John Fante: The Man Who Made Bukowski

“Los Angeles, give me some of you! Los Angeles come to me the way I came to you, my feet over your streets, you pretty town I loved you so much, you sad flower in the sand, you pretty town!”

In Charles Bukowski’s book Women, there is a scene where an elderly dignified woman introduces herself as an English teacher doing a school paper. She asks Bukowski who his favourite author is. His single word reply: “Fante.”
“Who?” She asks.
“John F—a—n—t—e.”

Who is John Fante? How is it that one of America’s greatest early 20th century novelists became largely unknown? The first time I read John Fante’s Ask the Dust, I knew I was reading something incredible that I could not put down. There wasn’t an English class that I’d ever been in that could teach you how to write like this. Such intimacy and total raw emotion on every single line as if the untapped unconscious of writer flowed flawlessly on the page.

Bukowski, in an introduction to Fante’s novel, goes on to say:

“I was a young man, starving and drinking and trying to be a writer. I did most of my reading at the downtown L.A. Public Library, and nothing that I read related to me or to the streets or to the people about me.”

“Then one day I pulled a book down and opened it, and there it was. I stood for a moment, reading. Then like a man who had found gold in the city dump, I carried the book to a table. The lines rolled easily across the page, there was a flow. Each line had its own energy and was followed by another like it. The very substance of each line gave the page a form, a feeling of something carved into it. And here, at last, was a man who was not afraid of emotion. The humour and the pain were intermixed with a superb simplicity. The beginning of that book was a wild and enormous miracle to me.”

The book had a similar effect on Robert Towne, who had struggled while doing research for the film Chinatown to find any real voices for LA during the 1930’s Great Depression. All the dialogue he read sounded unbelievable and lacked authenticity. That was until he found Fante’s distinctive voice and knew instantly he had found someone that captured the time in a deeply honest light.

A struggling American writer of Italian descent, Fante’s novels followed his protagonist Arturo Bandini, much like Bukowski’s influenced protagonist Henry Chinaski. In both cases, the author and protagonist are one and the same, each book an autobiography to the writer’s soul.

Charles Bukowski

Ask the Dust not only captured the dreams and desires of a struggling drifter, but also the social prejudices that came along with being a poor peasant of Italian decent not accepted by the society at large. These feelings of not fitting in are further compounded when he falls in love with Camilla Lopez, who equally struggles with her Mexican heritage. Outsiders in a city built on celluloid dreams, wrestling with conflicting identities, both fiercely proud but also deeply ashamed of whom they are, a great chasm separating both their worlds.

“I have vomited at their newspapers, read their literature, observed their customs, eaten their food, desired their women, gaped at their art. But I am poor, and my name ends with a soft vowel, and they hate me and my father, and my father’s father, and they would have my blood and put me down, but they are old now, dying in the sun and in the hot dust of the road, and I am young and full of hope and love for my country and my times, and when I say Greaser to you it is not my heart that speaks, but the quivering of an old wound, and I am ashamed of the terrible thing I have done.”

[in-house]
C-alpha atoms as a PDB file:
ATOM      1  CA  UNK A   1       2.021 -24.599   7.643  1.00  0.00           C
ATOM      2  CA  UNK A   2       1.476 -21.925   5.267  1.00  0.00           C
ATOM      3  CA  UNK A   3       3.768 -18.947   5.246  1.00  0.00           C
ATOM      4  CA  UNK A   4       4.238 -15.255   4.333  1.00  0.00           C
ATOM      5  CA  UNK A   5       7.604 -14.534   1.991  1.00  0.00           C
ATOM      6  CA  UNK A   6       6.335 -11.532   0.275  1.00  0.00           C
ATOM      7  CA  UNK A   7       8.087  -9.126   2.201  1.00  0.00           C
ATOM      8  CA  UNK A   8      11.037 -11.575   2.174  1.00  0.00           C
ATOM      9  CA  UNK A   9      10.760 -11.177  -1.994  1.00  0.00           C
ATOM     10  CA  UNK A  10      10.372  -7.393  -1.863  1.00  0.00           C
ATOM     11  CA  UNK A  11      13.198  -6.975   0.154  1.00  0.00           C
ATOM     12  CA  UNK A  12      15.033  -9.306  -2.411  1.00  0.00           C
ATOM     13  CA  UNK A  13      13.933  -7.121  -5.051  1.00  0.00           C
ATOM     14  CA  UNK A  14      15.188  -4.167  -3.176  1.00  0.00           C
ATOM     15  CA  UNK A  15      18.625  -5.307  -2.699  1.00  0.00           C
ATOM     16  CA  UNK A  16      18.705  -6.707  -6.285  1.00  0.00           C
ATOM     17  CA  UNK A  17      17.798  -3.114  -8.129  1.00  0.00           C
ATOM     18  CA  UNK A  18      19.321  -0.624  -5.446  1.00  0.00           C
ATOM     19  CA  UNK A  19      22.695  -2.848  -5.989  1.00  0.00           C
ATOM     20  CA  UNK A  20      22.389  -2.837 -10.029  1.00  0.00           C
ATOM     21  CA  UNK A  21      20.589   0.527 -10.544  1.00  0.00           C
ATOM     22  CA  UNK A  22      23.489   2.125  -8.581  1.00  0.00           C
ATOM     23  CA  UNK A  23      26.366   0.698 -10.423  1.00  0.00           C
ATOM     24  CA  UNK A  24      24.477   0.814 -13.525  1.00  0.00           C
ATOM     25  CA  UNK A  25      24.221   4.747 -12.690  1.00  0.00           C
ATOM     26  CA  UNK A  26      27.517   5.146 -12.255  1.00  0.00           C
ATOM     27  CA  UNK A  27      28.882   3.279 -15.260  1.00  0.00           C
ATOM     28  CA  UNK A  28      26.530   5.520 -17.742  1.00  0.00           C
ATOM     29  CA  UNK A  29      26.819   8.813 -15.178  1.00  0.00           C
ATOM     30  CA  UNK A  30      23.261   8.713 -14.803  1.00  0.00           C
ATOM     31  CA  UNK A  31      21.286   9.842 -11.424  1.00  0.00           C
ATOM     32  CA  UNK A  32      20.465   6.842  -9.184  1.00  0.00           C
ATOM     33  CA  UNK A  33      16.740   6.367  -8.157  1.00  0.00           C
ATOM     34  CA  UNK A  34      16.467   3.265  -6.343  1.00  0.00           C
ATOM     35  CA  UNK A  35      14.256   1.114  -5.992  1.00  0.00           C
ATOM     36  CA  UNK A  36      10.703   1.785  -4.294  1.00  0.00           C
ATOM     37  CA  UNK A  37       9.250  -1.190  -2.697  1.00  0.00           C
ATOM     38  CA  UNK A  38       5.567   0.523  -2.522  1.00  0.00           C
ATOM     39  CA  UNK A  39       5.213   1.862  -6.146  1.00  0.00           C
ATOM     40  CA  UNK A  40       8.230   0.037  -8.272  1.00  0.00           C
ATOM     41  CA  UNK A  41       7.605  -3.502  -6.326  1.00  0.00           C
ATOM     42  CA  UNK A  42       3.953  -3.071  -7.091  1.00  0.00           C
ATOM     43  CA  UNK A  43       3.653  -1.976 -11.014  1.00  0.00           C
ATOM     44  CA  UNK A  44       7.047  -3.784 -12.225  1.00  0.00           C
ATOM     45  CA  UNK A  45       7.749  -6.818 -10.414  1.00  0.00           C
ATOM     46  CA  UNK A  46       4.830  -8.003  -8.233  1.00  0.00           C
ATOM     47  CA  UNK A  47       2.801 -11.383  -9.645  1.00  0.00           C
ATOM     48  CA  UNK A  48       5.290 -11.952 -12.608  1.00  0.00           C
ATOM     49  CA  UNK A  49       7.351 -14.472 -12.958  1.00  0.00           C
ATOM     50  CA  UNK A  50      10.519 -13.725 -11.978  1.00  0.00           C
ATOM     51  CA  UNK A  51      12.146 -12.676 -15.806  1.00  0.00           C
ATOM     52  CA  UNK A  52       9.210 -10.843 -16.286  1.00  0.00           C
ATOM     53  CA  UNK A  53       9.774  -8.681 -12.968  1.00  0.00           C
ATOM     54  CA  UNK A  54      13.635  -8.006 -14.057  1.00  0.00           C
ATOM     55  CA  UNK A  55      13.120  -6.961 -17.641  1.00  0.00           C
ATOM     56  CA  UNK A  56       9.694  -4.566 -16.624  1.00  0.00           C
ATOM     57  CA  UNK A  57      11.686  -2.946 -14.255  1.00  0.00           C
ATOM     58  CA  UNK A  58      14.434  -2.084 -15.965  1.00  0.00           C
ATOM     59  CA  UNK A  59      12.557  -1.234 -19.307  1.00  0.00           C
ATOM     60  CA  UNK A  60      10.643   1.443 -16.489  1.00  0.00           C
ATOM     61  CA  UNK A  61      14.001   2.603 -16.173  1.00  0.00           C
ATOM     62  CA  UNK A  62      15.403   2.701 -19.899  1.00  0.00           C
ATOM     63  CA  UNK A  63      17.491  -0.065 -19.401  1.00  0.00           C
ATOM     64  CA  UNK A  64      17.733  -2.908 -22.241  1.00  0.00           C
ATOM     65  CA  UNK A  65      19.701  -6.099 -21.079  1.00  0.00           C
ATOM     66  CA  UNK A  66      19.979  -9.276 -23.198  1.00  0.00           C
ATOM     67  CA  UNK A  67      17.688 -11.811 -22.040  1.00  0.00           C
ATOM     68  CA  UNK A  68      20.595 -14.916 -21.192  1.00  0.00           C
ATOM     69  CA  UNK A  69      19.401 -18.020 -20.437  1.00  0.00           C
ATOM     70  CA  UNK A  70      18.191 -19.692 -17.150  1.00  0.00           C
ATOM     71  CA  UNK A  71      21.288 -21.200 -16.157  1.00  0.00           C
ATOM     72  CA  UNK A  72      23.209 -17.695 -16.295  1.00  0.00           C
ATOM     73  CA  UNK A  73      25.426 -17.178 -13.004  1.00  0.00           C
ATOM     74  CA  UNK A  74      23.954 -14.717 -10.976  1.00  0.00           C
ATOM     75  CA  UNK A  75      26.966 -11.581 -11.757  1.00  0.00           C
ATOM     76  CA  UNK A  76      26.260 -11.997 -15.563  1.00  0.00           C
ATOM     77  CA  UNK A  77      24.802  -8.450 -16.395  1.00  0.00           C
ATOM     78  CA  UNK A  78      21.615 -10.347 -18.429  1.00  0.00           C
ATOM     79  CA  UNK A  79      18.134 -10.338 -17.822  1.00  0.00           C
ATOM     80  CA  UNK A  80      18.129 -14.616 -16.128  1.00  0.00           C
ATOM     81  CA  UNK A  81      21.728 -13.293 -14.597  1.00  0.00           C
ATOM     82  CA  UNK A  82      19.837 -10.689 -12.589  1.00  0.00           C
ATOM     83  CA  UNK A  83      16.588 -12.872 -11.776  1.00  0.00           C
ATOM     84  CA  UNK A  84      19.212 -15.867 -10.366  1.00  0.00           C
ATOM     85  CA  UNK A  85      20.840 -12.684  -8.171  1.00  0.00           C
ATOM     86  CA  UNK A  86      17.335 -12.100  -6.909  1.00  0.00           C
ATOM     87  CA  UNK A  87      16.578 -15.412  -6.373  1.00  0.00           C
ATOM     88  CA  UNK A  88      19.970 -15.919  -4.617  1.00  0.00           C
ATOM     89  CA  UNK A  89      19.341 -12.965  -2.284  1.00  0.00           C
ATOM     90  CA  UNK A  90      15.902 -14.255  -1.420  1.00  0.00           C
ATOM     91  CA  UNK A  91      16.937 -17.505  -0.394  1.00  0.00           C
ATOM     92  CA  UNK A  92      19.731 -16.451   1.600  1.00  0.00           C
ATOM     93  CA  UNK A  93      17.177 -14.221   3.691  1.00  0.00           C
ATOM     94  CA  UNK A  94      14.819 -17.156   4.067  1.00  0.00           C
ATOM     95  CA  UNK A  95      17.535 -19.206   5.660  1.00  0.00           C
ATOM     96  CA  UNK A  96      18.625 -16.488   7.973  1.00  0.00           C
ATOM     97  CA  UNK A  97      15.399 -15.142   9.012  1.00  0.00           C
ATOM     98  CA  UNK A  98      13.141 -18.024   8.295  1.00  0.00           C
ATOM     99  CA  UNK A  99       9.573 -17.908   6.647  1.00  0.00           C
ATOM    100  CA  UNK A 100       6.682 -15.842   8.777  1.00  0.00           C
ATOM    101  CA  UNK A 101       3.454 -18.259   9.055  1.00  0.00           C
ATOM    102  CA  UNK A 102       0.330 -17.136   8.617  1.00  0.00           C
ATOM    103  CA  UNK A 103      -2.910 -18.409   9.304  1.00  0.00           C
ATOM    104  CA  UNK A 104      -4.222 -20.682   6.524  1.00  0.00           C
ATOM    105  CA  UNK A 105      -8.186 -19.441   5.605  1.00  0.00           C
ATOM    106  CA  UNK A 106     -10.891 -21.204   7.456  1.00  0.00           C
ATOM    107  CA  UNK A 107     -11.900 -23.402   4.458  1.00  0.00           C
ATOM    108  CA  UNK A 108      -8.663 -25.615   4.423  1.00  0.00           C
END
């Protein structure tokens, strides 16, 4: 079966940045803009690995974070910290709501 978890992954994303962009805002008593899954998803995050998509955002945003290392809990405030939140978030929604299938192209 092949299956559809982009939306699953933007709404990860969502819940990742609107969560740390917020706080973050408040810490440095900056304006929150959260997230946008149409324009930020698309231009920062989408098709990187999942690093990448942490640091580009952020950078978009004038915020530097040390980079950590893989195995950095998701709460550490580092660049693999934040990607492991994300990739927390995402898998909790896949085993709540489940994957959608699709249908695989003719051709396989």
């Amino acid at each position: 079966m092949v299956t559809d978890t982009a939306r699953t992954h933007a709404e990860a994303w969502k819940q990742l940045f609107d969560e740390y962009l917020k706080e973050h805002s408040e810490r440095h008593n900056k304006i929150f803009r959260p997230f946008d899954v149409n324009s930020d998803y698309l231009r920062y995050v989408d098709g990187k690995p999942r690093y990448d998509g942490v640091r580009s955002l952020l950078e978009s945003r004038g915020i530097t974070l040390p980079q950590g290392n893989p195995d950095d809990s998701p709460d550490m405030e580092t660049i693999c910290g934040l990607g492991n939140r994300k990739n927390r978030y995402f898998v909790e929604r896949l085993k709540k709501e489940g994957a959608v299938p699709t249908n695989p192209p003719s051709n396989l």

Ask the Dust was poised at its release in 1939 to propel Fante to being one of the all-time greats. Unfortunately, due to an immensely tragic string of bad luck and poor timing, the book came out as his publisher Stackpole and Sons was being sued by the German government and Hitler for the unauthorised publication of Mein Kampf. Due to the lawsuit, the novel failed to receive the financial backing to promote it and was buried under the success of books like the Grapes of Wrath and The Big Sleep.

Bitterly disappointed, Fante faded into obscurity, his failure forcing him to start grinding out the unrewarding work of a hack Hollywood screenwriter. This, he described in a letter, as “a nerve wrecking jittery existence and in the last analysis not worthwhile, Hollywood is a bad place it kills writers.”

After decades of working a job he despised, in 1975 he lost his sight to diabetes and later had to have both his legs removed. It was around this time that Bukowski, with the help from his editor, managed to get in contact with his literary hero and together helped republish all of Fante’s major novels through his publishing arm Black Sparrow Press. This incredible act renewed interest and pushed Fante, despite his ill health, to write his last and final book in the Arturo Bandini saga before he passed away.

“There came over me a terrifying sense of understanding about the meaning and the pathetic destiny of men. The desert was always there, a patient white animal, waiting for men to die, for civilizations to flicker and pass into the darkness. Then men seemed brave to me, and I was proud to be numbered among them. All the evil of the world seemed not evil at all, but inevitable and good and part of that endless struggle to keep the desert down.”

Fante’s writing found a new resurgence in popularity only after his death thanks to Bukowski. It’s amazing to think that the immense legacy they both leave behind was built off each other’s as it’s hard to say if either would be relevant today if it wasn’t for the other.

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